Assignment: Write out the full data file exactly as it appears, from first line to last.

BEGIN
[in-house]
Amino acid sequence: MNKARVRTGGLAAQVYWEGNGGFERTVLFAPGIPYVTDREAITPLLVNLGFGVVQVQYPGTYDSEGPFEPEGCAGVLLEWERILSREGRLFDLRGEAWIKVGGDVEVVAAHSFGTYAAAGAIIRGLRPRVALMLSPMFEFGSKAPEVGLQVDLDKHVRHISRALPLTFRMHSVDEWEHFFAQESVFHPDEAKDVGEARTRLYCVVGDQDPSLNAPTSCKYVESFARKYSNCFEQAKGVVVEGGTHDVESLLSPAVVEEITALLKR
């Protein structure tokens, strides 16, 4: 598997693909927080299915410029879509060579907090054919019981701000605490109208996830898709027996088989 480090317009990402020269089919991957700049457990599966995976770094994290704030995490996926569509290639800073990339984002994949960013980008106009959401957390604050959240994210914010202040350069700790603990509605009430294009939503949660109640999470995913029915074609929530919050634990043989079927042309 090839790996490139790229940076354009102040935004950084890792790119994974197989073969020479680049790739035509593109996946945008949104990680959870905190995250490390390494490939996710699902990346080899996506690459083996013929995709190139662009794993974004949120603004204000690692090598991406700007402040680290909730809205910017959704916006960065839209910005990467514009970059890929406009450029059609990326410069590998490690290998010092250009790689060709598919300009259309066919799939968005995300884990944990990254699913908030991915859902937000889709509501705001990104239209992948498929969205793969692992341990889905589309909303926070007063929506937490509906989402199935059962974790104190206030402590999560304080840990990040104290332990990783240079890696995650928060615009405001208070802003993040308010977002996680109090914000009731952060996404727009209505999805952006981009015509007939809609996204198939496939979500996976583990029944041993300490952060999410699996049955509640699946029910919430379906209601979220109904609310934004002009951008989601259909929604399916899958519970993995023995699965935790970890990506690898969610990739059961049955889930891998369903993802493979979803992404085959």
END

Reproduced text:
[in-house]
Amino acid sequence: MNKARVRTGGLAAQVYWEGNGGFERTVLFAPGIPYVTDREAITPLLVNLGFGVVQVQYPGTYDSEGPFEPEGCAGVLLEWERILSREGRLFDLRGEAWIKVGGDVEVVAAHSFGTYAAAGAIIRGLRPRVALMLSPMFEFGSKAPEVGLQVDLDKHVRHISRALPLTFRMHSVDEWEHFFAQESVFHPDEAKDVGEARTRLYCVVGDQDPSLNAPTSCKYVESFARKYSNCFEQAKGVVVEGGTHDVESLLSPAVVEEITALLKR
């Protein structure tokens, strides 16, 4: 598997693909927080299915410029879509060579907090054919019981701000605490109208996830898709027996088989 480090317009990402020269089919991957700049457990599966995976770094994290704030995490996926569509290639800073990339984002994949960013980008106009959401957390604050959240994210914010202040350069700790603990509605009430294009939503949660109640999470995913029915074609929530919050634990043989079927042309 090839790996490139790229940076354009102040935004950084890792790119994974197989073969020479680049790739035509593109996946945008949104990680959870905190995250490390390494490939996710699902990346080899996506690459083996013929995709190139662009794993974004949120603004204000690692090598991406700007402040680290909730809205910017959704916006960065839209910005990467514009970059890929406009450029059609990326410069590998490690290998010092250009790689060709598919300009259309066919799939968005995300884990944990990254699913908030991915859902937000889709509501705001990104239209992948498929969205793969692992341990889905589309909303926070007063929506937490509906989402199935059962974790104190206030402590999560304080840990990040104290332990990783240079890696995650928060615009405001208070802003993040308010977002996680109090914000009731952060996404727009209505999805952006981009015509007939809609996204198939496939979500996976583990029944041993300490952060999410699996049955509640699946029910919430379906209601979220109904609310934004002009951008989601259909929604399916899958519970993995023995699965935790970890990506690898969610990739059961049955889930891998369903993802493979979803992404085959």